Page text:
Superman is notoriously difficult to kill. It's kind of his thing, and even though people have been trying to pull it off for 77 years now, they've never really managed to. Even the most famous example of someone coming close had to involve an unstoppable giant bone monster in bike shorts and a spurious understanding of evolution, and even that didn't really work --- the main result was less shuffling off this mortal coil and more hanging around for a couple of years in dire need of a haircut.

But there is one person who might have a pretty good shot. Someone who knows all of Superman's weaknesses, and who has the resources to provide a squad of hitmen with everything they'd need to put a Kryptonite nail into the Man of Steel's coffin. That man is Clark Kent, and in Len Wein, Dick Dillin and Joe Giella's "A Matter of Light and Death," which opens with Clark hiring a trio of crooks to off his own alter-ego, and just keeps getting weirder from there.

 

 

The story was originally published in 1971's World's Finest Comics #207, but if you'd like to read it for yourself, it was recently reprinted in the darn-near-essential Tales of the Batman hardcover that collected 600 pages worth of Wein's work on the Dark Knight. It stands out as one of the strangest, and considering it comes right after that story where Batman fights a haunted house that shows him his own funeral and then mysteriously explodes, that's saying something.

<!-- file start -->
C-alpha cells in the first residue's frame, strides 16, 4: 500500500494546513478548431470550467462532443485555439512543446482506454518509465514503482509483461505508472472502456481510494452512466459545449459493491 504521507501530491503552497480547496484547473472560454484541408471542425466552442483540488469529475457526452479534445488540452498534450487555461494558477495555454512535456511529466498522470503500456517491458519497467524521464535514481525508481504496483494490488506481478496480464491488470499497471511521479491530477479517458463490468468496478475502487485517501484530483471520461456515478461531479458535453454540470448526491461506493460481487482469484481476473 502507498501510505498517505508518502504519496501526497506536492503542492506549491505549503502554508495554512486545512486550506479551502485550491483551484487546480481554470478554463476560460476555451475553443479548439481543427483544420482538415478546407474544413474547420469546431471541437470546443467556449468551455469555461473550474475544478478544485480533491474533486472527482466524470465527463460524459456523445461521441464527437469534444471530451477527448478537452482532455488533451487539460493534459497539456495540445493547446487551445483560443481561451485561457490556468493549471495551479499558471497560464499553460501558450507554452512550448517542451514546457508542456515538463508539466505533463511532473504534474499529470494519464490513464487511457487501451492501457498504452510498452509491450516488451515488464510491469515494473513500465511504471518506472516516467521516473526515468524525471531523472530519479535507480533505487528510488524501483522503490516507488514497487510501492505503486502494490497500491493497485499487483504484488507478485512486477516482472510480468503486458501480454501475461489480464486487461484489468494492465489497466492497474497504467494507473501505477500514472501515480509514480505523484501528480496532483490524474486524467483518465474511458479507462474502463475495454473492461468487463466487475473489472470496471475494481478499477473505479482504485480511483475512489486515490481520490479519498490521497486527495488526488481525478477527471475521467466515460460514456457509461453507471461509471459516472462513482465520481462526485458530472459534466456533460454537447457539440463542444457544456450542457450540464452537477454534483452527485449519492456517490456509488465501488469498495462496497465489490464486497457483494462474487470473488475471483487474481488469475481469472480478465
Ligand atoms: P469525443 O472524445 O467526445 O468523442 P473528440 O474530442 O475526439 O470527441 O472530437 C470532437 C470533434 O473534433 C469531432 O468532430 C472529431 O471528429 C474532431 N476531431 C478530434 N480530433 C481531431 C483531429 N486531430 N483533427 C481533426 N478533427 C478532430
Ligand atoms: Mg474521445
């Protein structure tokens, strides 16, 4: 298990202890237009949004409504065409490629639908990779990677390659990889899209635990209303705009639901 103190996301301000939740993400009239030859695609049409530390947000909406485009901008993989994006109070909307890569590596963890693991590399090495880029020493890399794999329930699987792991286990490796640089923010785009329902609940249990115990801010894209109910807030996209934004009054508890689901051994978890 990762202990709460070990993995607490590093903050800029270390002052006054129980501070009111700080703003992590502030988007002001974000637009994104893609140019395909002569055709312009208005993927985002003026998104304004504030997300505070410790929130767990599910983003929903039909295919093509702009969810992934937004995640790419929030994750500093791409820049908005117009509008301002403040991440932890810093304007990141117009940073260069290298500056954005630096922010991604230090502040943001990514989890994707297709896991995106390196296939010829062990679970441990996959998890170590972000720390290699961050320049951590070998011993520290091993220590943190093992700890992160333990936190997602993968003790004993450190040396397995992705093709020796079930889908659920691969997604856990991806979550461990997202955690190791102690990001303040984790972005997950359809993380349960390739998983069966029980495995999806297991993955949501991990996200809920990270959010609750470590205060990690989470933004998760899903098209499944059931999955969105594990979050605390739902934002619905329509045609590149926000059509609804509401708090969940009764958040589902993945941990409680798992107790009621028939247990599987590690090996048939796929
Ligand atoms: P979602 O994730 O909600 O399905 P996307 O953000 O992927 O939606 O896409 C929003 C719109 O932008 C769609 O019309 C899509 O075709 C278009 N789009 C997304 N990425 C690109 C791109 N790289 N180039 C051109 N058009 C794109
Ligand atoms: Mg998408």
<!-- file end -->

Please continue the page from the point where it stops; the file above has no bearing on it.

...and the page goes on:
I'll probably get to that one around Halloween, but in the meantime, we have Clark Kent's plot to murder Superman, something that's actually even more difficult than it might sound. See, this particular story takes place during the brief "Kryptonite Nevermore" period of the early '70s, when Superman's major weakness was excised from the DC Universe, something the crooks are pretty quick to point out after Clark Kent opens a suitcase full of cash and tells them who their target is.